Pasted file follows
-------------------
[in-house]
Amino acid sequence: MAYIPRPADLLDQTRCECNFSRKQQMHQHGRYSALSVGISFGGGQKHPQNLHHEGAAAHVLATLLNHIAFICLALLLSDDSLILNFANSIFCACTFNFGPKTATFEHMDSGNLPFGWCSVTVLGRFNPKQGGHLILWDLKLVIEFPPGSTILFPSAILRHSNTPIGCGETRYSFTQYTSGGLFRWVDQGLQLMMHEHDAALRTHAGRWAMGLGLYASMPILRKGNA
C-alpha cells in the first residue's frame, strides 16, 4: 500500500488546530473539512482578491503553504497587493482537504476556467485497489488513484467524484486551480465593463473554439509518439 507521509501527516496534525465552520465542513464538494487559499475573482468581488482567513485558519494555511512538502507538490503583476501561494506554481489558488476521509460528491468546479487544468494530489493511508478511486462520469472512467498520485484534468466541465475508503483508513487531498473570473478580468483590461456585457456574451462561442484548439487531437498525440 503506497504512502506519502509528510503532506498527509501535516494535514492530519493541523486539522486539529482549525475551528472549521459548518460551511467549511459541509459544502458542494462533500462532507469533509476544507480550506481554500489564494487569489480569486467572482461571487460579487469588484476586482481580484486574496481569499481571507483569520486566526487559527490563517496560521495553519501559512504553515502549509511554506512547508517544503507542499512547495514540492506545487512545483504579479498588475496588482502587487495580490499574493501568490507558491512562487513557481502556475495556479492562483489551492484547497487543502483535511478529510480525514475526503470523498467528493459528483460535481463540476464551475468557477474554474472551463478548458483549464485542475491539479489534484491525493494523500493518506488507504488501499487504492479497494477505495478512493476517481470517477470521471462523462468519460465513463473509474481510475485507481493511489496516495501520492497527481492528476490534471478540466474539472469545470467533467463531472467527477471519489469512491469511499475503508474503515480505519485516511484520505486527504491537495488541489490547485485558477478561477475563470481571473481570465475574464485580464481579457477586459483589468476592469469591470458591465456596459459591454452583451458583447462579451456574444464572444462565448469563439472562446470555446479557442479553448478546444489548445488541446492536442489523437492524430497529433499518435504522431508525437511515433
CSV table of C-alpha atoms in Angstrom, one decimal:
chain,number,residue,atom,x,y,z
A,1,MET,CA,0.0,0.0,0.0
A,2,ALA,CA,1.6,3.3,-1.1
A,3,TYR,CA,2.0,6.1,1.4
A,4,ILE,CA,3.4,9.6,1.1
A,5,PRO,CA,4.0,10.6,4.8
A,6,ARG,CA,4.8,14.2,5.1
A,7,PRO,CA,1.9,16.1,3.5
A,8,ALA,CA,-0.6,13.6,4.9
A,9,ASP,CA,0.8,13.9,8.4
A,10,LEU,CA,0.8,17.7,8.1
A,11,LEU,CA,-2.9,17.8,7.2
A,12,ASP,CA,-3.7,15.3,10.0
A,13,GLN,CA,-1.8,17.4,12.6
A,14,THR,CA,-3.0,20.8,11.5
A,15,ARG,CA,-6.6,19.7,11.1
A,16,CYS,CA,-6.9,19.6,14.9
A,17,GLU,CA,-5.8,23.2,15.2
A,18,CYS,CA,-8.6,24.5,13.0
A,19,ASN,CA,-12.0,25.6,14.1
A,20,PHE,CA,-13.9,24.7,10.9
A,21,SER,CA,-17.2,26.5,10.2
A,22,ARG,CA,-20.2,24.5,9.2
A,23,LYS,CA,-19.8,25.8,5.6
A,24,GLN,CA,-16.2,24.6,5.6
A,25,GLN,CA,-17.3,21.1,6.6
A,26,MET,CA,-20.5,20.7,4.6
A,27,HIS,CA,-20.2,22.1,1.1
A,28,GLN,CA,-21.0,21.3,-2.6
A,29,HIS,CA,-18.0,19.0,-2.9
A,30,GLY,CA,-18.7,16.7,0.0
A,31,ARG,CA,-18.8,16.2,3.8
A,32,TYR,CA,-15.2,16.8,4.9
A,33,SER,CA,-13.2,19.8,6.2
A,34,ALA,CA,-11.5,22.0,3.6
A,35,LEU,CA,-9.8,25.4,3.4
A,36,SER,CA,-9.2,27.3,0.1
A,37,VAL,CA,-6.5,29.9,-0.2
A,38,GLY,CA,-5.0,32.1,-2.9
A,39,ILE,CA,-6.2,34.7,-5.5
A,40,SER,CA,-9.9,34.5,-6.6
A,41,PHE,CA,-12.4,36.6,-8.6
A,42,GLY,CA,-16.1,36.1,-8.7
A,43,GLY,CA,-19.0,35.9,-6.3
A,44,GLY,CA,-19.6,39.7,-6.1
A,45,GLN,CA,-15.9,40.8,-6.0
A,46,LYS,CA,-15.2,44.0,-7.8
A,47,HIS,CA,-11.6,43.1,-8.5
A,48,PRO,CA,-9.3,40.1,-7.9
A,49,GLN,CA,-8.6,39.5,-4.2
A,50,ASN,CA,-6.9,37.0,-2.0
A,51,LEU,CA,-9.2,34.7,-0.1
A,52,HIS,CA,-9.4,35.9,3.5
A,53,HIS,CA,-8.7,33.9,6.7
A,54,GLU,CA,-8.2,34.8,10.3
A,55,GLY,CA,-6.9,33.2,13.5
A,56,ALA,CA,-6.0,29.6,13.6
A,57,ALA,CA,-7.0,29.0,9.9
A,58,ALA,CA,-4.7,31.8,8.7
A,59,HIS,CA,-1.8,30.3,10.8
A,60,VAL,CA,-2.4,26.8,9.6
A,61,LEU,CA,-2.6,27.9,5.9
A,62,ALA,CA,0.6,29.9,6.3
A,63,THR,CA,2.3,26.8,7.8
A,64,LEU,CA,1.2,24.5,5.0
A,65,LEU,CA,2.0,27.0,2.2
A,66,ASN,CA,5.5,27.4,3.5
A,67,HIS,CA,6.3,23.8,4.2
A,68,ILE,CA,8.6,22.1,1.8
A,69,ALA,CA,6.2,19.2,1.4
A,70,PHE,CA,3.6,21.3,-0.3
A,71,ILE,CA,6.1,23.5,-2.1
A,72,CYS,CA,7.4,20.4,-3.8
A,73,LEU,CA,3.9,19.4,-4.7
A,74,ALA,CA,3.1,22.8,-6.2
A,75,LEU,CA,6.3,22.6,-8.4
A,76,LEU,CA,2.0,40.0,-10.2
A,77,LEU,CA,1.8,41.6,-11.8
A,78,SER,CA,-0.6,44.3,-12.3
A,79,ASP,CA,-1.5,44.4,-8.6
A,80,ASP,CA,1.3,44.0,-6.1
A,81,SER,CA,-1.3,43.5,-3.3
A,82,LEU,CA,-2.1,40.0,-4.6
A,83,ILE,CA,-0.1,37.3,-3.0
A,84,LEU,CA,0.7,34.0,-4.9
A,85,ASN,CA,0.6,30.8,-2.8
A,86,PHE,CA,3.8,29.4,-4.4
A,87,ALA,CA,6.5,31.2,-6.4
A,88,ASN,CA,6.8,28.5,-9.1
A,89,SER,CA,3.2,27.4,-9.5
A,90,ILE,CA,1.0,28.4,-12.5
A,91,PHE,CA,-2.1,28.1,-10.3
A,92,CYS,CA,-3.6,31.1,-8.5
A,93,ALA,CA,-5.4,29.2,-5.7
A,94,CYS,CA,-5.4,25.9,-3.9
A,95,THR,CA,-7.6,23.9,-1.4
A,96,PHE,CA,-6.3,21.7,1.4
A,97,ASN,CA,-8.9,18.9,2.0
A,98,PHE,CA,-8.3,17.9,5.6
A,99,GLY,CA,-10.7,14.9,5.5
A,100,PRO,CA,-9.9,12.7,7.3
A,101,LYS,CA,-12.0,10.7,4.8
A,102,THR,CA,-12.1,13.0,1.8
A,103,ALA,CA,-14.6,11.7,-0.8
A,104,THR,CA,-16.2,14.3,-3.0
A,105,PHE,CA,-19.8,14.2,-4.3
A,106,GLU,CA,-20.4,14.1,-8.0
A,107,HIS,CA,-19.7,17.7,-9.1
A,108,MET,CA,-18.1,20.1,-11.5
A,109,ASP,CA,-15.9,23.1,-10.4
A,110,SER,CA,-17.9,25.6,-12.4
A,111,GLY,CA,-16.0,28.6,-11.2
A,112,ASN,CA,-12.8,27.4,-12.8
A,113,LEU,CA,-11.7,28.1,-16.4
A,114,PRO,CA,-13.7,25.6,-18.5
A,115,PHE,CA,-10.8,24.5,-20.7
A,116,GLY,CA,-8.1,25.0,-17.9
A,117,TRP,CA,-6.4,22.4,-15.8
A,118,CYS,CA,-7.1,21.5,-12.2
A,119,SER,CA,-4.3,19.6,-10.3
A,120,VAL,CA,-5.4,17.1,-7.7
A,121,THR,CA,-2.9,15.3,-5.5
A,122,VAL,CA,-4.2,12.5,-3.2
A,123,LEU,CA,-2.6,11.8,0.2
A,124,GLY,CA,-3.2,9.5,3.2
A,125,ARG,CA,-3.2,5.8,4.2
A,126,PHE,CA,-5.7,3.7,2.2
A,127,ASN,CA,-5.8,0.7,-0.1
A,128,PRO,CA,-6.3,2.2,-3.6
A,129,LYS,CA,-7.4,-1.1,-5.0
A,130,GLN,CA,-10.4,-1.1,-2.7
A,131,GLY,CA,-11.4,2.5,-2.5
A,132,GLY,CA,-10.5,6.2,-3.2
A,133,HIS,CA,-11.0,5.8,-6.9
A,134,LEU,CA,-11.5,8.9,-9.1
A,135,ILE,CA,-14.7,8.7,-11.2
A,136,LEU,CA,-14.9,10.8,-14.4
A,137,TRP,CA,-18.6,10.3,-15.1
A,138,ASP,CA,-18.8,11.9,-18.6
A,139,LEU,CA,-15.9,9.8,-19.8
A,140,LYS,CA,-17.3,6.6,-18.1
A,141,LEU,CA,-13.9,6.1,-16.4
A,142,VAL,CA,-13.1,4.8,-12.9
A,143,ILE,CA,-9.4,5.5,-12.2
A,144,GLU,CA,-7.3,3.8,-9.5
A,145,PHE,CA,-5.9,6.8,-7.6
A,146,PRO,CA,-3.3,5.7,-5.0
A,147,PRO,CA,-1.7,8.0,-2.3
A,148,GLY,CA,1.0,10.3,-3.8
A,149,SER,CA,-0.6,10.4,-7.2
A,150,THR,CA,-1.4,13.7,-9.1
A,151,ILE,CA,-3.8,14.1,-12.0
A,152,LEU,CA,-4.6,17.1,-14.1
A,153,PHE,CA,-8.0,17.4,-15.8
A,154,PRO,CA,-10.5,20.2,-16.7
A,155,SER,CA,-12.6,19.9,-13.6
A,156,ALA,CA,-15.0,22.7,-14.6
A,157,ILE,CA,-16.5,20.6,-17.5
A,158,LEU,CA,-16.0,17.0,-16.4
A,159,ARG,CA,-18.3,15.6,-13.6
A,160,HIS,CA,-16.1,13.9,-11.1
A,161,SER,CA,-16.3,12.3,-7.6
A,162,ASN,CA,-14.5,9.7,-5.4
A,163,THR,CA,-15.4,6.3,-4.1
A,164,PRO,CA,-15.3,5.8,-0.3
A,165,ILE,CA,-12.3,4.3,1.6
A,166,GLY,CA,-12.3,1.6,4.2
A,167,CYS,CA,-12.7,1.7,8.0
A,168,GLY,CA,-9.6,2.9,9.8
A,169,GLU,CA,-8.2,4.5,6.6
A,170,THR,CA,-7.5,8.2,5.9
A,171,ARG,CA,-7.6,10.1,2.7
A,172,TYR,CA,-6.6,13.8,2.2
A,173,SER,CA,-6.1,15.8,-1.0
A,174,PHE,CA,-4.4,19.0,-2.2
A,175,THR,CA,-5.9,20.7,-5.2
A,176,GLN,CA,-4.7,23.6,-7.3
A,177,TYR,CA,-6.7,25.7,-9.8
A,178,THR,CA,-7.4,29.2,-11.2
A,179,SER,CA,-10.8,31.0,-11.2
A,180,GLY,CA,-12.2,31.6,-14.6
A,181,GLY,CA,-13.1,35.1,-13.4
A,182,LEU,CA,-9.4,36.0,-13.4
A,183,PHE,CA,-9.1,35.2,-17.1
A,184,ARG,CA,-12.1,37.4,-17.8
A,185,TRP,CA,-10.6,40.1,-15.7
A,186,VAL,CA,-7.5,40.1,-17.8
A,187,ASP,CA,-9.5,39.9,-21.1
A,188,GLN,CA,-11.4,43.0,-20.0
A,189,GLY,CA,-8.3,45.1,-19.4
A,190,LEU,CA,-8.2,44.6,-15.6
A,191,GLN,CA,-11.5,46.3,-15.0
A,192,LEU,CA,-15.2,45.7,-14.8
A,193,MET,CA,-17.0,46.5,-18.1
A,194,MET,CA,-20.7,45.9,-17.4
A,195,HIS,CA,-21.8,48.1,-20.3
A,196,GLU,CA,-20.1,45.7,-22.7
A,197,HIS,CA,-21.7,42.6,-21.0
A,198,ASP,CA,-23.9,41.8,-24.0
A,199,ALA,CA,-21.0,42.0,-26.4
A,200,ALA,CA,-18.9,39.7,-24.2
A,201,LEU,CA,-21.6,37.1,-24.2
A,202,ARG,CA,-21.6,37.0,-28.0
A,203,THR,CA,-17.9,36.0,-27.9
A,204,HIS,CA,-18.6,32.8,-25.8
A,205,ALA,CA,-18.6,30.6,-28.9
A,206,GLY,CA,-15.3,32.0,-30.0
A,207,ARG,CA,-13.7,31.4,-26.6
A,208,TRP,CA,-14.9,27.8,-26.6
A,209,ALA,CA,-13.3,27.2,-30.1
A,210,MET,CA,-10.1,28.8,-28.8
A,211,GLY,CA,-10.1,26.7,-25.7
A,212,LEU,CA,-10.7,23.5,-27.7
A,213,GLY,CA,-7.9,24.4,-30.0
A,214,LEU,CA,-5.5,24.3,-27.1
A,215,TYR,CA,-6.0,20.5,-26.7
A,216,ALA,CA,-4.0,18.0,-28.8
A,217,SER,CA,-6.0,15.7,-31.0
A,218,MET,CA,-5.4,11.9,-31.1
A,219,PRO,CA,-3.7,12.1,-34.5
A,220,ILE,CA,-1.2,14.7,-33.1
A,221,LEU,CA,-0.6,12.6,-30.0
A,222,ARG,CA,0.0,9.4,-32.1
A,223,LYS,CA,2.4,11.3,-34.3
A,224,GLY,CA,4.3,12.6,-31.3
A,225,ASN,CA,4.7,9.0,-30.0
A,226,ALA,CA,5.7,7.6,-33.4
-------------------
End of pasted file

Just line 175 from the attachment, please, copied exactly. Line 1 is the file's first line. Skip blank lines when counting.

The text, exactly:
A,170,THR,CA,-7.5,8.2,5.9